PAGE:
Admittedly, Mrs. The Droid Lawyer and I are addicted to that British drama, Downton Abbey. Fortunately, so are 7.9 million other Americans. Our problem though is that we missed the start of season 3 and don’t have DVR (cancelled that expensive budget-breaker). The good news though for us is that the shows are available online, which makes catching up very easy. The problem, as others probably found, is that you can’t view Adobe Flash enabled content on an Android tablet or phone running Android 4.0 or higher.


You’ll recall that Android dropped its love for Flash during the summer of 2012. Sure, we could use a laptop and hook it up to our television, but that requires extra effort, cables, and settings. Since my tablet already connects to the television via HDMI, we prefer to use the tablet.

And we can, provided we’re willing to tweak a few settings. Here’s how you can run Flash content on your Android 4.0+ device:

First, since you can’t download Adobe Flash in Google Play, you’ll need to “sideload” the app. This means you’re going to download the application install file to your Android device and open the file yourself, rather than having the function performed in Google Play. The process is the same as opening and installing a program on your desktop, and is safe, provided you’re using a reliable source for the file.

You’ll want to make sure that you’ve allowed “Unknown sources” (menu > settings > security > Unknown sources), which will enable you to install the file using the sideload method.

With unknown sources enabled, your next step is to download the application file. Install this straight from your device so you don’t have to transfer  and find it later. You may need to open the file using a program like ASTRO File Manager. If that’s the case, just browse to your Downloads folder and open the file from there.

Once you install Flash, you’re almost ready. If you’re using Google Chrome as your primary browser, you’ll have to abandon it for the moment. Unfortunately, Flash doesn’t run in Chrome, but it runs fine on the native browser. If you open your browser and don’t see the warning, you’re all set.

Now, some warnings:

  • This method isn’t perfect. The video often pauses and stutters. I believe this is more easily attributed to internet speed than to a tablet or Flash Player. I want you to be aware before you bite my head off.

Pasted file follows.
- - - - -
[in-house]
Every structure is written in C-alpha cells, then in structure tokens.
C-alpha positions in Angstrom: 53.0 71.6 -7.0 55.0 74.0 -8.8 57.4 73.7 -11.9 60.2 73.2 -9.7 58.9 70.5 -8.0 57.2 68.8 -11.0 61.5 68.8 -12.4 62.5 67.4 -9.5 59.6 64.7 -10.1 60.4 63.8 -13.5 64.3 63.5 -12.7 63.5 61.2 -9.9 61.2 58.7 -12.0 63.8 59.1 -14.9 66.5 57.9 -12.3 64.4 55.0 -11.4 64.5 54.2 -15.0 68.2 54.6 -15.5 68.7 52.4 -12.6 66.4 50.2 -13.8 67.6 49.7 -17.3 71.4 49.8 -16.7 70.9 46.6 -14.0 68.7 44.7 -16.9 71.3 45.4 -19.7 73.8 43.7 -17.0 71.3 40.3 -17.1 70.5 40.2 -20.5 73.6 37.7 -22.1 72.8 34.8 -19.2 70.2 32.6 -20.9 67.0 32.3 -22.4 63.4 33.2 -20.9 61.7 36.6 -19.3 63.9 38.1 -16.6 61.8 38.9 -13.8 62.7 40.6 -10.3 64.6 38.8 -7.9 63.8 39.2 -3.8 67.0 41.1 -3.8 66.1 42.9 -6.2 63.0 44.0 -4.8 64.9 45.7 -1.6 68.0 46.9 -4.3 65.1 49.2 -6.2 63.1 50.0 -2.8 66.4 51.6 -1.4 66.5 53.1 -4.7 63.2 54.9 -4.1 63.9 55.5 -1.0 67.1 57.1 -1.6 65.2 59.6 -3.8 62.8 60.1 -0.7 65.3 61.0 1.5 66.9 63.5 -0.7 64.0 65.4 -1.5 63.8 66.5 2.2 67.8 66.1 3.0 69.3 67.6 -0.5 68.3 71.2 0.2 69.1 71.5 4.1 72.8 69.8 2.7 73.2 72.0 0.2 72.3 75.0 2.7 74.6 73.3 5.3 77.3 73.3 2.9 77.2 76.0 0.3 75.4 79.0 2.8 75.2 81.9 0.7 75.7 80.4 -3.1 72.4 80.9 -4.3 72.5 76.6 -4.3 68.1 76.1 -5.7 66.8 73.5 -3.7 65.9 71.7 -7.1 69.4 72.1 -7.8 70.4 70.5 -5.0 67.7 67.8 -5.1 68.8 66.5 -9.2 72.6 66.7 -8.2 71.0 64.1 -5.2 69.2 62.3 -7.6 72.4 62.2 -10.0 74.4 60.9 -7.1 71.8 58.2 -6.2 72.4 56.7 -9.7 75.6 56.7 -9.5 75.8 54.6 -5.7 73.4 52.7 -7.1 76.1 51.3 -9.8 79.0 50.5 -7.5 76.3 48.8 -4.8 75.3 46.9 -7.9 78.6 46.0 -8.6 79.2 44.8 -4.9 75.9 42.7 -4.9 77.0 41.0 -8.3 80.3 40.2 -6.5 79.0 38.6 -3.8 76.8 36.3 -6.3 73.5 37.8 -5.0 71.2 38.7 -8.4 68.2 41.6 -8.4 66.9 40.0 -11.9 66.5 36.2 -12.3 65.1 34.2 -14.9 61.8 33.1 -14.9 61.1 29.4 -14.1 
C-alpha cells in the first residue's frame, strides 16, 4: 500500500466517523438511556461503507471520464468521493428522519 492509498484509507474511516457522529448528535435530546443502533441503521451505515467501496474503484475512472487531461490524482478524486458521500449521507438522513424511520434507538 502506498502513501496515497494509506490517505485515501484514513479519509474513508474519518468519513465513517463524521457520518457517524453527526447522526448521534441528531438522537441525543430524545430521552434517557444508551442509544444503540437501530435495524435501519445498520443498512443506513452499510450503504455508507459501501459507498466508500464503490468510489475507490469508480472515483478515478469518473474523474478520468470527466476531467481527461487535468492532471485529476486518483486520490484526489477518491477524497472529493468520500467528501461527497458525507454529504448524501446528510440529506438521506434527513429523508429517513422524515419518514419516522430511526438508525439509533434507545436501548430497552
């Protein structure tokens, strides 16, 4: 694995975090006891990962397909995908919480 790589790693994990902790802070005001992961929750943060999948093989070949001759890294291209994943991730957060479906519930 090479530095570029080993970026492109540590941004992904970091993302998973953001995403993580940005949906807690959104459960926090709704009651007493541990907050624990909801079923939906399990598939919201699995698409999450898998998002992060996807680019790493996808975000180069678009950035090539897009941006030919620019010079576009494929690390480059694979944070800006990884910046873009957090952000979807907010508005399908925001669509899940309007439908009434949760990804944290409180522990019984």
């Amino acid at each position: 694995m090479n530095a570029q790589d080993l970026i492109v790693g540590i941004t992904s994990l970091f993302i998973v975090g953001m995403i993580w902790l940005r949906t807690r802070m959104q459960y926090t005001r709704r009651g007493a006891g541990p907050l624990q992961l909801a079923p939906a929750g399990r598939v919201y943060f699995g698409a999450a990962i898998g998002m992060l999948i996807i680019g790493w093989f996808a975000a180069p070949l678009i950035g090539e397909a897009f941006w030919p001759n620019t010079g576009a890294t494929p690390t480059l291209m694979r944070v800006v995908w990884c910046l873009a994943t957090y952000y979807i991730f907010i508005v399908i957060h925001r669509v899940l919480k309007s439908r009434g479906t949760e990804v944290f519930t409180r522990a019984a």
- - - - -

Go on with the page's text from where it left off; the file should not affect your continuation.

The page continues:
• If you find the video stuttering, try viewing the program in a smaller screen. We zoom some pictures in to provide a better viewing experience on the tablet. You lose some picture quality, but this isn’t significant since you’re already viewing the video over the internet. Also, don’t forget that the native browser allows you to view the page in “desktop mode” (menu > Request desktop site) versus the standard mobile browser. This will enable the full screen settings that aren’t available in the mobile browser mode.



Note: neither of the pictures above are viewing in full screen mode. They are screenshots of the zoomed in screen in Dolphin browser.

  • Try using a different browser, like Dolphin Browser HD. Dolphin has user agents that mimic different browsers. Changing a user agent can help improve the video output.


Jeff Taylor

I'm just an ordinary guy living an extraordinary life. I'm also an attorney and I blog about Android for lawyers. You can follow me on Twitter, LinkedIn, YouTube, or Google+.


John2843 · July 31, 2013 at 9:49 pm

Works on Firefox on tablet Samsung tab 2, but not on phone Motorola droid razr. Need Puffin for both. Chrome never.

    Jeffrey Taylor · July 31, 2013 at 10:38 pm

    Chrome won’t work because it’s HTML5 based, stripped of any Flash elements. Any other browser should work. My preference is native or Dolphin.

    Now though, since I have a Chromebook and Chromecast, I just cast the browser to my television and it works fine.

      kevin · February 1, 2014 at 1:39 pm

      Jeffrey Tayo
      Lot, I’m good till I try to cast my dolphin browser to my TV with chromecast. Can’t figure that part out. Gimme a hint thanx

        Jeffrey Taylor · February 1, 2014 at 1:42 pm

        Can’t. Only works on Chrome for desktops and laptops.

    Howard Hirsch · December 25, 2013 at 7:32 pm

    Puffin browser support flash natively. I just downloaded it to my Jelly Bean S4.

      Jeffrey Taylor · December 26, 2013 at 7:43 am

      Puffin works. I prefer Dolphin simply because it offers cross-device syncing.

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